"Because the Covid infection rate is particularly high among this age group, we are going to allow more time so that every school and college is able to roll-out testing for all of its pupils and staff," Mr Williamson said.

"This kind of mass testing will benefit everyone in the community. It will break those chains of transmission."

How will testing in schools work?

All secondary schools will set out to test as many pupils and staff as possible as part of the Government's scheme for mass coronavirus testing

More than 40,000 volunteers will have to be recruited by secondary schools to mass test their pupils, according to Government documents.

Testing will be supported by 1,500 Army personnel who will help deliver the tests to schools and provide webinar training, but it is up to head teachers to recruit parents and governor volunteers, or advertise for contract workers.

Schools will employ lateral flow tests, which produce results in 30 minutes, and in the case of a positive result a second sample will be sent to a laboratory for confirmation.

Primary school testing will be introduced in due course, ministers have suggested.

Social distancing and ‘bubbles’

When schools reopened in September the Government published 25,000 words of guidance explaining how school children and staff should be kept safe.

So-called “bubbles have been created so youngsters learn and mix with fellow pupils. Large assemblies or collective worship should not include more than one group. Break and lunch times can be staggered to keep bubbles apart. Ensuring these “distinct groups do not mix” makes it quicker and easier to identify contacts if a positive coronavirus case emerges or someone has symptoms.

The bubbles can be larger, increasing to whole “year bubbles”, if teaching demands require it. Books, games and shared equipment can be used within that group, but must be cleaned if then used by another bubble.

Older children will be encouraged to avoid close contact with one another, in part because risks increase with age. Teachers are not restricted to a single bubble, but are urged to stay at the front of any classroom to reduce contact. In class, pupils must sit spaced out side-by-side and facing forward.

The use of the staff room by teachers is also meant to be “minimised”. 

If a pupil or teacher has symptoms or a positive diagnosis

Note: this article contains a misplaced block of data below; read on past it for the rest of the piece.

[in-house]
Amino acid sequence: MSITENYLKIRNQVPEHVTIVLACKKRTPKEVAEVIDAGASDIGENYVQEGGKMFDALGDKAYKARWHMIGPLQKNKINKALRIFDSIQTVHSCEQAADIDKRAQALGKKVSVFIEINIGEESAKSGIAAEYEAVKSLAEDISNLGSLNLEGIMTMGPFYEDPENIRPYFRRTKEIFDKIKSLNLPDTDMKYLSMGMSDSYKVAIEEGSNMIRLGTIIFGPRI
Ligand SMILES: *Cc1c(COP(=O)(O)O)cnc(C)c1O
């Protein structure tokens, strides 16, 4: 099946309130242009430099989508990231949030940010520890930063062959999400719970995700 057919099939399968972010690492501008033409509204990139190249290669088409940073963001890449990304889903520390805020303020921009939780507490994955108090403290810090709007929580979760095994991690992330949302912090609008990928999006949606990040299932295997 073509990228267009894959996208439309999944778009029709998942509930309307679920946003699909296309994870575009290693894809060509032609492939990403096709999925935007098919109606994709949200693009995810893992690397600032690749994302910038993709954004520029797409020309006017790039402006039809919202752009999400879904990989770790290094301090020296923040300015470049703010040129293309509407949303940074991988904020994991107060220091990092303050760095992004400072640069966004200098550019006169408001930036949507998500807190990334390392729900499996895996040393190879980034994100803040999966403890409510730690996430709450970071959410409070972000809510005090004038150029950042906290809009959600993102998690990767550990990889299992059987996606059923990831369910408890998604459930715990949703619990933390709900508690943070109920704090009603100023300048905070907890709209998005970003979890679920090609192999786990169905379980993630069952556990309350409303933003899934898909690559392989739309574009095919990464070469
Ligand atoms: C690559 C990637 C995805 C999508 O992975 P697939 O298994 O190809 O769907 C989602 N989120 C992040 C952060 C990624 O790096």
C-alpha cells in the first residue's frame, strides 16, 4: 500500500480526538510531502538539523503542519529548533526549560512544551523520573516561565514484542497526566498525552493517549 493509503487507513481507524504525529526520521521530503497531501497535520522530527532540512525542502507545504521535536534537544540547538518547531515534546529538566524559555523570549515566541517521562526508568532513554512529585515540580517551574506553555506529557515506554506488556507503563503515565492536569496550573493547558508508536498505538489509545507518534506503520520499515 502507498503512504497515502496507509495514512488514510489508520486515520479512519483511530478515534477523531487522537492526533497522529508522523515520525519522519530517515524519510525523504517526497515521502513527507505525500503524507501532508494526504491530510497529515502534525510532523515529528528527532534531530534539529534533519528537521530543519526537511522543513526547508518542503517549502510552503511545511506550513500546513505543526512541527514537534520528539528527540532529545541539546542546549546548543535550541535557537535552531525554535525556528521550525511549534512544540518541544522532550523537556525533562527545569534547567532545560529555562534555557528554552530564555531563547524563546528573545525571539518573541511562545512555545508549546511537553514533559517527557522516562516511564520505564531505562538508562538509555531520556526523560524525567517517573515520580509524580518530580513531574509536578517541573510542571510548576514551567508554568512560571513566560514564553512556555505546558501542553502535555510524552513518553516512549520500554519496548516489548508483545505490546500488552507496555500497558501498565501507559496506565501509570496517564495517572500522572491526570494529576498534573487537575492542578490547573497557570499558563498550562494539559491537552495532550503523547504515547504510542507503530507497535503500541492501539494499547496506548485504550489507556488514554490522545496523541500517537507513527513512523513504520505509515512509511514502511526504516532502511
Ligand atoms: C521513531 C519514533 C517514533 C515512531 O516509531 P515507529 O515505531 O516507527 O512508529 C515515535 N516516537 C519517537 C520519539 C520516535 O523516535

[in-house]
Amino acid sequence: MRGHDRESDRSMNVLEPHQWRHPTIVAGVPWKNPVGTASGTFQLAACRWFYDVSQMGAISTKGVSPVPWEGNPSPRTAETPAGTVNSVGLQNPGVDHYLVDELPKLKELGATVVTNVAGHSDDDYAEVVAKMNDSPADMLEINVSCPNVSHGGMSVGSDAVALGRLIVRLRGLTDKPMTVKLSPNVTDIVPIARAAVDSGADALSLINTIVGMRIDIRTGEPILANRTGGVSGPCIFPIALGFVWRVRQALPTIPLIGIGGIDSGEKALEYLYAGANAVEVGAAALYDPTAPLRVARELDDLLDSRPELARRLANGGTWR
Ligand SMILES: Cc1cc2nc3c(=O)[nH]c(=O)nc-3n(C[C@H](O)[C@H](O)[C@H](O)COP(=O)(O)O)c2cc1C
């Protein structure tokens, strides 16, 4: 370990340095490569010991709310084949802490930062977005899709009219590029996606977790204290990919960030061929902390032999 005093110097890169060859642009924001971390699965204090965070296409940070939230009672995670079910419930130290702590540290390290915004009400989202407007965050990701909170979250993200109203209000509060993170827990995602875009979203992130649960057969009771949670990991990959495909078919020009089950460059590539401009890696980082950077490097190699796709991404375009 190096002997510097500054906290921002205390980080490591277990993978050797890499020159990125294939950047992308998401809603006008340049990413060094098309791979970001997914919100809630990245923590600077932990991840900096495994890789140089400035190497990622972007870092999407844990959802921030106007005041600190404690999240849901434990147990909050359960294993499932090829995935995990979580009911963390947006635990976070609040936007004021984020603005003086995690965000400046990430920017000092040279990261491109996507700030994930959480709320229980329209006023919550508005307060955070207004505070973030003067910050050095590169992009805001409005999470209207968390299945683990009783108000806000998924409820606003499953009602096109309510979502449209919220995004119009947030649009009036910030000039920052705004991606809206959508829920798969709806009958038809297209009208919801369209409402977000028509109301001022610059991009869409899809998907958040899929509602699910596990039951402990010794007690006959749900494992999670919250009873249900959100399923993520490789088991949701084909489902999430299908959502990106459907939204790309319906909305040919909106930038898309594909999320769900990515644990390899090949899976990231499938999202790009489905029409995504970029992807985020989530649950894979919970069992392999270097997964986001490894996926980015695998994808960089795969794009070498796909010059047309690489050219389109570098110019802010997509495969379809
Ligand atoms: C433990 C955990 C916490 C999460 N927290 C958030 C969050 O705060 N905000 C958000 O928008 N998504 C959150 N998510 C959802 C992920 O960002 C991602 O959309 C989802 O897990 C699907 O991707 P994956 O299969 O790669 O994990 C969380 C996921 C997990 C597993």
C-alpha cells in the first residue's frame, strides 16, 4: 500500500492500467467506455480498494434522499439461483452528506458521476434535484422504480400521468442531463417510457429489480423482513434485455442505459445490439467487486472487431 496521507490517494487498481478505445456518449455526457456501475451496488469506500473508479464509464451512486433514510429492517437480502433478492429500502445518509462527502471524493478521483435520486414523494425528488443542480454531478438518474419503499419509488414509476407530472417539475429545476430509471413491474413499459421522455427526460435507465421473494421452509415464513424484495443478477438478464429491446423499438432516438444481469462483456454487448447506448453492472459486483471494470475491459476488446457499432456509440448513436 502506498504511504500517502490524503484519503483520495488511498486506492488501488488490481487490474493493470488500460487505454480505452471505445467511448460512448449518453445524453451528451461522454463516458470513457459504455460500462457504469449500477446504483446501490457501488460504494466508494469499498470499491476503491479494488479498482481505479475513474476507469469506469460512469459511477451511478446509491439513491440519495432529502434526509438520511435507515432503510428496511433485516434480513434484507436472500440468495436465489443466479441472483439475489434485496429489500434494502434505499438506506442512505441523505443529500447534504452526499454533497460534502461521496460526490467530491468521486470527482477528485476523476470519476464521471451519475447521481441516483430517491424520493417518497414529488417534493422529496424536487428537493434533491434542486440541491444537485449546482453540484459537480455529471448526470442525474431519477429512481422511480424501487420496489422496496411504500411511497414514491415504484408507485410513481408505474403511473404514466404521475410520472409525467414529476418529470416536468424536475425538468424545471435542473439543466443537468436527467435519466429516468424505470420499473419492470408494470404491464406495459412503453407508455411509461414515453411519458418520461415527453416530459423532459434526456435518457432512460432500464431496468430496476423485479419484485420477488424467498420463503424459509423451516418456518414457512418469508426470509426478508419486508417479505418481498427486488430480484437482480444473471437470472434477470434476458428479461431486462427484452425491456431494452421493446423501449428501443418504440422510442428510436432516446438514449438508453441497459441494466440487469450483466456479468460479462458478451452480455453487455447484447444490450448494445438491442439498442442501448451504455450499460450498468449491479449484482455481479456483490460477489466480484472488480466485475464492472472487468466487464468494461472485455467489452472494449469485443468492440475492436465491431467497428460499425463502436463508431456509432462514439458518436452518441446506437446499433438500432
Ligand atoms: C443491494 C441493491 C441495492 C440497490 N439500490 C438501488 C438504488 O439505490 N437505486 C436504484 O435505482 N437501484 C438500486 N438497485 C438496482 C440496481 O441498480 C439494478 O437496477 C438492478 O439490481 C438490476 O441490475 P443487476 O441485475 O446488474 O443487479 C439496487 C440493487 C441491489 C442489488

Schools must contact local health protection teams immediately so those in close contact with the child can be traced. Currently, pupils in a bubble, year group and very rarely the entire school could be asked to self-isolate. A mobile testing unit could be sent to a campus. 

Schools will be offered "serial testing" of close contacts of staff and pupils who test positive to negate the need for entire year groups to self-isolate at home.

NHS Test and Trace would be informed, and the pupil or teacher would be quarantined for 14 days and tested. If a child with symptoms is waiting to be collected by a parent, he or she should be moved to a room to isolate.

Teachers who help a child with symptoms do not have to self-isolate unless they develop symptoms themselves. However, they should thoroughly wash their hands and wear PPE while with the child. The area where someone suspected of having Covid-19 has been must then be intensively cleaned.

If a parent insists a child with symptoms should attend school, the headteacher can refuse to take the pupil if they believe there is a threat to others.

Do children need to wear face coverings during class?

A school pupil wearing a face mask on a bus Credit: Owen Humphreys/PA

Although guidelines do not recommend the universal use of face coverings, each school can decide whether pupils above Year 7, teachers and visitors should wear them when in corridors and communal areas, where passing briefly is deemed a “low risk”. They will not be worn in class. 

A school supply of masks is also recommended for youngsters spotted wearing old or damp ones. Primary school children are not required to wear them.

Hygiene and cleaning

The guidance insists a “robust hand and respiratory hygiene” regime is in place, with children encouraged to clean their hands when they arrive at school, return from breaks, use bathrooms, change classrooms and before eating. Hand sanitiser stations should be commonplace, with possible supervision “given risks around ingestion”.

Staff will also supply and promote the use of tissues as part of the “catch it, bin it, kill it” technique to control germs.

“Enhanced cleaning” regimes will be introduced in which surfaces students touch regularly, such as desks, door handles, books and playground apparatus are cleaned with bleach and detergents.

Toilets should also be cleaned regularly. Pupils must limit equipment they bring to school, carrying in bags just essentials “such as lunch boxes, hats, coats, books, stationery and mobile phones”.